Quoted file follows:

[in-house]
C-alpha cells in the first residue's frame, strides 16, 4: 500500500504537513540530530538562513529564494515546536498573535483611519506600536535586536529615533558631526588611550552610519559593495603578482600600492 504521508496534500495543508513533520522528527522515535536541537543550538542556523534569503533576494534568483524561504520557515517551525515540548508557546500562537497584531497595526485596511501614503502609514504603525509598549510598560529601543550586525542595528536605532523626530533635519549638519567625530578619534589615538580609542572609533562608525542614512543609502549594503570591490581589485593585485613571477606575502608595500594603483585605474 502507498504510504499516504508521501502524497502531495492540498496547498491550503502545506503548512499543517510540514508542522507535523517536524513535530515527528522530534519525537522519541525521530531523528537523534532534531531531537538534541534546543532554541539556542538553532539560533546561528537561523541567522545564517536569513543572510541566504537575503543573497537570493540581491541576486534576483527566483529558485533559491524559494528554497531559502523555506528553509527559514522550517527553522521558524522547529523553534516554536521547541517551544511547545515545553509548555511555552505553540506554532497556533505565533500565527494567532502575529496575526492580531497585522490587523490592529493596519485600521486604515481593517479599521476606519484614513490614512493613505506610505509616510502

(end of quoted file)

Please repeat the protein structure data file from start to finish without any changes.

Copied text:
[in-house]
C-alpha cells in the first residue's frame, strides 16, 4: 500500500504537513540530530538562513529564494515546536498573535483611519506600536535586536529615533558631526588611550552610519559593495603578482600600492 504521508496534500495543508513533520522528527522515535536541537543550538542556523534569503533576494534568483524561504520557515517551525515540548508557546500562537497584531497595526485596511501614503502609514504603525509598549510598560529601543550586525542595528536605532523626530533635519549638519567625530578619534589615538580609542572609533562608525542614512543609502549594503570591490581589485593585485613571477606575502608595500594603483585605474 502507498504510504499516504508521501502524497502531495492540498496547498491550503502545506503548512499543517510540514508542522507535523517536524513535530515527528522530534519525537522519541525521530531523528537523534532534531531531537538534541534546543532554541539556542538553532539560533546561528537561523541567522545564517536569513543572510541566504537575503543573497537570493540581491541576486534576483527566483529558485533559491524559494528554497531559502523555506528553509527559514522550517527553522521558524522547529523553534516554536521547541517551544511547545515545553509548555511555552505553540506554532497556533505565533500565527494567532502575529496575526492580531497585522490587523490592529493596519485600521486604515481593517479599521476606519484614513490614512493613505506610505509616510502